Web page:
The first person Ryan Heras contacted to pitch his idea for an electronic-and-cultural music festival he wants to bring to Siesta Key was Sarasota County Commissioner Nora Patterson.
His plan is in its infancy, he explained, but he wanted to get the conversation started with the island community, which he discovered after doing a Google search for the perfect beach to showcase the club music and culture of Ibiza, a small island in the Mediterranean Sea.
“I would need a lot more information before I could share any logical thought,” Patterson responded to Heras’ email.
He said it’s still too early for him to share his complete vision, but the Miami resident has the backing of Monza Ibiza Records, a Spanish record label, and is in talks with Diageo, the alcohol distributor behind brands such as José Cuervo, to help share the financing and preparation for what he sees as an event that will draw 10,000 people to Siesta.
“When I get feedback I’ll really start thinking about the numbers,” Heras said. “Until then, it’s very much in limbo.”
Ibiza Rocks is a similar festival held in Spain since 2005. Musical artists including the Arctic Monkeys and the Kaiser Chiefs have played the event to attract a wider audience to the music of Ibiza, which Heras aims to do with a festival on Siesta Key. He said record-label connections in Miami could help secure a popular artist to do the same in Sarasota.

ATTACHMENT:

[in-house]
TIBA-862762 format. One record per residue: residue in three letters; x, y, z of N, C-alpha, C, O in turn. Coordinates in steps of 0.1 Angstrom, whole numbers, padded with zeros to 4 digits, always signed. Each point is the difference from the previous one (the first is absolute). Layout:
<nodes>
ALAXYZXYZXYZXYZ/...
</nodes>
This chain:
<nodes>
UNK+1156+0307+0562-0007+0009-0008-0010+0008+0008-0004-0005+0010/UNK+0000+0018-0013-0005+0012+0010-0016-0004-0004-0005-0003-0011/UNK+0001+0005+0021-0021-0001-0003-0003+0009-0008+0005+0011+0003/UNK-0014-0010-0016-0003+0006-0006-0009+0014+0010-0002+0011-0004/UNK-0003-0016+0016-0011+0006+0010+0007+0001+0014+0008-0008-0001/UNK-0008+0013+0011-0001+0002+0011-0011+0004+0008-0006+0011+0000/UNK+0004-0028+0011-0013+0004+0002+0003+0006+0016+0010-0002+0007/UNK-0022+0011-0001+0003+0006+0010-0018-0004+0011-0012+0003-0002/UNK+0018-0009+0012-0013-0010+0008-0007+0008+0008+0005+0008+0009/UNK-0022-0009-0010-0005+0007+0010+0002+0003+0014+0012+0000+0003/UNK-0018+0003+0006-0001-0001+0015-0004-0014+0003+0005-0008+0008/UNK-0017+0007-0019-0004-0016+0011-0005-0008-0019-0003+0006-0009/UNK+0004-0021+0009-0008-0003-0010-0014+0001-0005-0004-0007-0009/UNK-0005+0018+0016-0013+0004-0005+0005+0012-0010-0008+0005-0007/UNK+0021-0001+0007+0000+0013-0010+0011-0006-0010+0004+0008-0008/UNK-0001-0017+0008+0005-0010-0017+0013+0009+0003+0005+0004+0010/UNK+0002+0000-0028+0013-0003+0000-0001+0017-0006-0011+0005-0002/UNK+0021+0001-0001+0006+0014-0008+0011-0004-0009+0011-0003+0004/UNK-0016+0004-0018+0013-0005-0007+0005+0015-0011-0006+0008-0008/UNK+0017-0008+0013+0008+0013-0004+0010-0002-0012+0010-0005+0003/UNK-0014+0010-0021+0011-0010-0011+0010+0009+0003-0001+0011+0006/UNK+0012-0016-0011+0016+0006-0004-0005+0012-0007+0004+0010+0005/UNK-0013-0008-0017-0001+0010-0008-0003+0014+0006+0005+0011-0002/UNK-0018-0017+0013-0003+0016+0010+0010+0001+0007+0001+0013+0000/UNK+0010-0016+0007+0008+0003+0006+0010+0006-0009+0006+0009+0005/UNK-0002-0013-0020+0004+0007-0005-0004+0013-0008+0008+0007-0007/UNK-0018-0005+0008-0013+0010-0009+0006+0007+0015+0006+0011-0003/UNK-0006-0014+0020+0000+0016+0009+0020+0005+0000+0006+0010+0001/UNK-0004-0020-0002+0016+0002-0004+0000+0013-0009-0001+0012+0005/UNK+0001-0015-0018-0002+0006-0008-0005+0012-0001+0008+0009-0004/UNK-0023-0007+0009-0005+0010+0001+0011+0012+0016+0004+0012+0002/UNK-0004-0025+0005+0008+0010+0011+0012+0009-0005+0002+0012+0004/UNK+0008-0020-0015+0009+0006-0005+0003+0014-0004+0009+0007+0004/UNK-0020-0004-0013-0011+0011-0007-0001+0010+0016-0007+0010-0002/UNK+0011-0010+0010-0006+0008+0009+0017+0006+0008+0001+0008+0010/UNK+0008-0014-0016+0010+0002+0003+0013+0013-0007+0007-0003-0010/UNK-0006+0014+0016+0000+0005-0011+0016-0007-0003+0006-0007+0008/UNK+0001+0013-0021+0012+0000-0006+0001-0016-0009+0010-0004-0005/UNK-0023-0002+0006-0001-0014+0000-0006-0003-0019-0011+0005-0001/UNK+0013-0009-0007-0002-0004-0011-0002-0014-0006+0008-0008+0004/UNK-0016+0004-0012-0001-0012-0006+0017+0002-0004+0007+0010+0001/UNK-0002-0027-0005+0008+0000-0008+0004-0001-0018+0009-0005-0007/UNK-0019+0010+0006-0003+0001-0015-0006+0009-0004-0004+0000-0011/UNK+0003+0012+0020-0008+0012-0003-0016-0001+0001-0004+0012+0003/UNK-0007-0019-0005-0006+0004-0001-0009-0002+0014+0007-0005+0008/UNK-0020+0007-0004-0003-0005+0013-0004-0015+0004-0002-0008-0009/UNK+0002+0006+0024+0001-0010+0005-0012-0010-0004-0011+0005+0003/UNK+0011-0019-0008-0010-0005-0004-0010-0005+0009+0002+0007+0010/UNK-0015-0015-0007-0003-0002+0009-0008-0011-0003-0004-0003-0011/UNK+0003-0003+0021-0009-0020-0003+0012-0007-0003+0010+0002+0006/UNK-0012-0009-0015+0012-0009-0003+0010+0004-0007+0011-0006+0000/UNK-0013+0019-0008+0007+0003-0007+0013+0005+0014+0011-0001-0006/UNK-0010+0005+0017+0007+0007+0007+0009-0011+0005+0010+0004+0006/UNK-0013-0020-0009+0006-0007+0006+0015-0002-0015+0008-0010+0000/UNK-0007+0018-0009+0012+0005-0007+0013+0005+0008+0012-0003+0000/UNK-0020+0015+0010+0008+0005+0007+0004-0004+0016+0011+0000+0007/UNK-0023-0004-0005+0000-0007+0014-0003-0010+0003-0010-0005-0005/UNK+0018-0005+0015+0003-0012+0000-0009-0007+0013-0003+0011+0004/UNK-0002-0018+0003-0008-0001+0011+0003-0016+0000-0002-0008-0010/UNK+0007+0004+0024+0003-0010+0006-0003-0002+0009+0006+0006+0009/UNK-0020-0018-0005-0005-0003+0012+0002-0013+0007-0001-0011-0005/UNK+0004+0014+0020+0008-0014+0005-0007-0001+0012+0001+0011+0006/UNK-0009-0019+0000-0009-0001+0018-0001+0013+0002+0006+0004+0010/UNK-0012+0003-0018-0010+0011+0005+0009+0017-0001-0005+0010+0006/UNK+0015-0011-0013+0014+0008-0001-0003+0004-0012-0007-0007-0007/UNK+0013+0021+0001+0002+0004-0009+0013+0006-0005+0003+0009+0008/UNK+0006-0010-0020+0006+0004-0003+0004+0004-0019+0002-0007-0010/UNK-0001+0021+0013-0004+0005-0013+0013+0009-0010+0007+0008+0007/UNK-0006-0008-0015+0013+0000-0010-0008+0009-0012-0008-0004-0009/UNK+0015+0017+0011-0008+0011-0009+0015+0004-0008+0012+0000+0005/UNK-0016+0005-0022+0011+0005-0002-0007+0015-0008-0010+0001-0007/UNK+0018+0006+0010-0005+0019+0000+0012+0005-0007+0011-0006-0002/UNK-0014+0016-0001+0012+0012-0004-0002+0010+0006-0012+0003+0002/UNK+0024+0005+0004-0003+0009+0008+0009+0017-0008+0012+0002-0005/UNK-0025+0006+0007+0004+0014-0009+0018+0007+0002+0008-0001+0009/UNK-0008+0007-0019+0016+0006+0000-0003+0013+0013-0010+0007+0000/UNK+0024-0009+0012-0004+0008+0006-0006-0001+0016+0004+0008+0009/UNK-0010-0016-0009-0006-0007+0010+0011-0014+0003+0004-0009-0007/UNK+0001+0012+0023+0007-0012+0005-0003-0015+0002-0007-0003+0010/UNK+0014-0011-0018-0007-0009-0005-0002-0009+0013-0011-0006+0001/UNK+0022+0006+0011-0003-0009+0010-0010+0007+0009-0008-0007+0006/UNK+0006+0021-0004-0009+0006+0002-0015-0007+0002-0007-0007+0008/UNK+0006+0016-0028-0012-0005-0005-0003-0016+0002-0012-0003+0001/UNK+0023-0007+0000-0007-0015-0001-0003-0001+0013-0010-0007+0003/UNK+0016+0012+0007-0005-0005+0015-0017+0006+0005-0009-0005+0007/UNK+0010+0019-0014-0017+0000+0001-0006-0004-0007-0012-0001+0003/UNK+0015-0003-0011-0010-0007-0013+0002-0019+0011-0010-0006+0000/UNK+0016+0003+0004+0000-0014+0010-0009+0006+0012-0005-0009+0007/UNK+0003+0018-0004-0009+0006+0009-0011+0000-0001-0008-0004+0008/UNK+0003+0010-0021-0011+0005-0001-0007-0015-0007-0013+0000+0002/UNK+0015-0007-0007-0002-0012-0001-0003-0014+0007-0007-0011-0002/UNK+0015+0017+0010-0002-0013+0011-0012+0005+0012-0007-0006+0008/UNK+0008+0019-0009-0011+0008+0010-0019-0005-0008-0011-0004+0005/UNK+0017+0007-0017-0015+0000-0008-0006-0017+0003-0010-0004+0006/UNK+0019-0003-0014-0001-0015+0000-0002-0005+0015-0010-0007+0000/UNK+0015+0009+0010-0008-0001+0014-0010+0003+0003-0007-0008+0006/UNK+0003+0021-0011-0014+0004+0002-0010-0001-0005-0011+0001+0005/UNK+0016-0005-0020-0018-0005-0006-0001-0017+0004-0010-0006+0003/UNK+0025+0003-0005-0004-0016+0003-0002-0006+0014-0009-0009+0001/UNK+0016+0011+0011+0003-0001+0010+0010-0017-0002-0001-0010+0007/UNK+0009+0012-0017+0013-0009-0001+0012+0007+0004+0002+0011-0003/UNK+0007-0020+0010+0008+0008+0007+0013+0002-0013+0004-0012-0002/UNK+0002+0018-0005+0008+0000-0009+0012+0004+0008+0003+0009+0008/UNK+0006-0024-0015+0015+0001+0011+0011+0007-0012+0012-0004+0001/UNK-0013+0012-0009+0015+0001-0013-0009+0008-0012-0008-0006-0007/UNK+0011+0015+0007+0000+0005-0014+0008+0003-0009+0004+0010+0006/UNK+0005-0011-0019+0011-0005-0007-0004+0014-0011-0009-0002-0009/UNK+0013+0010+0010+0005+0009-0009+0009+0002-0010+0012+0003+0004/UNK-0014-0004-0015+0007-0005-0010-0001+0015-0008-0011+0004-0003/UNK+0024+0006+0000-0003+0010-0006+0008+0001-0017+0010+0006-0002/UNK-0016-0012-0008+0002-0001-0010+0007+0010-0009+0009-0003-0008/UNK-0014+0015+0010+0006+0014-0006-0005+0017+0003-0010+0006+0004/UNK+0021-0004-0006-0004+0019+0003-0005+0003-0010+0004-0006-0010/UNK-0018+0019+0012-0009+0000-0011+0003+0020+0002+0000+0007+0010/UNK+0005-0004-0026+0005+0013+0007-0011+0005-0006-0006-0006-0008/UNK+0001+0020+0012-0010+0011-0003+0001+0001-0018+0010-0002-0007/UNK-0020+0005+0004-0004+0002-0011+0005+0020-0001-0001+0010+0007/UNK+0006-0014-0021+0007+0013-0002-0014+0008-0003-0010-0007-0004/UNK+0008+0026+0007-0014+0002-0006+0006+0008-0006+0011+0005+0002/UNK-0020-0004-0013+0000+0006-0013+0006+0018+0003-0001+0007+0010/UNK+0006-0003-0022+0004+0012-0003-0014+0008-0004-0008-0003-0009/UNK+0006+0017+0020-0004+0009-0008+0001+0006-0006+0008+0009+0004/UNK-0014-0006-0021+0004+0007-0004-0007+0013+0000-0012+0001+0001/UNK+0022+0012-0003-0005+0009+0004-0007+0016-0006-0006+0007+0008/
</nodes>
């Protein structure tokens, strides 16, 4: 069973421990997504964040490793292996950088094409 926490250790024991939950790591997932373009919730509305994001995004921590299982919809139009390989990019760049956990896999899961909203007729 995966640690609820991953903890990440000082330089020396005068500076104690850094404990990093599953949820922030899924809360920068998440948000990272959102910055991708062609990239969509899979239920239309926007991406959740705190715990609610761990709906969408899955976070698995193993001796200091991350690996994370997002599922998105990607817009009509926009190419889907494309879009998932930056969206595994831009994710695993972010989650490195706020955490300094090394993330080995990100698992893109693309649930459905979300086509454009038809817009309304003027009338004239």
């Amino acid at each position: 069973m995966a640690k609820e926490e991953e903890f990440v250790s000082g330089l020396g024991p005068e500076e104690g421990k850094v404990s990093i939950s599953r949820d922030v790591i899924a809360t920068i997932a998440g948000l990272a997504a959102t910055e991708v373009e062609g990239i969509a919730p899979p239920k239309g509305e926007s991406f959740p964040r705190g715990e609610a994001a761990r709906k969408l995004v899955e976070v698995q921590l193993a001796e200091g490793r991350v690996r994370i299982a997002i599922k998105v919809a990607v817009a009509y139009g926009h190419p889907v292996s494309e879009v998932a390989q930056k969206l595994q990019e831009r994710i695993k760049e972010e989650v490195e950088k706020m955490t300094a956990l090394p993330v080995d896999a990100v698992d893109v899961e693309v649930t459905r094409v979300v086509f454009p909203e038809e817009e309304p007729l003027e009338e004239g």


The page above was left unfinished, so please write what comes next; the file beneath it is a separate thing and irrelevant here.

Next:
The month of November, which is usually slow for tourism on Siesta, is the time in which Heras would like to plan the event. He explained that there is another Ibiza-inspired music festival in South Florida in the fall, which could provide runoff attendance.
“I think he was trying to go behind the scenes and see if it would be worth the effort,” Patterson said. With permits required for nearly everything, all the way down to raking seaweed off of Siesta Beach, planning big events can become expensive and take years — such as the Siesta Key Crystal Classic Master Sand Sculpting competition, Patterson said during a phone interview.
“It would require some mechanism for moving a large amount of people, like buses,” Patterson said. “It’s definitely not a slam dunk.”
Contact Alex Mahadevan at [email protected].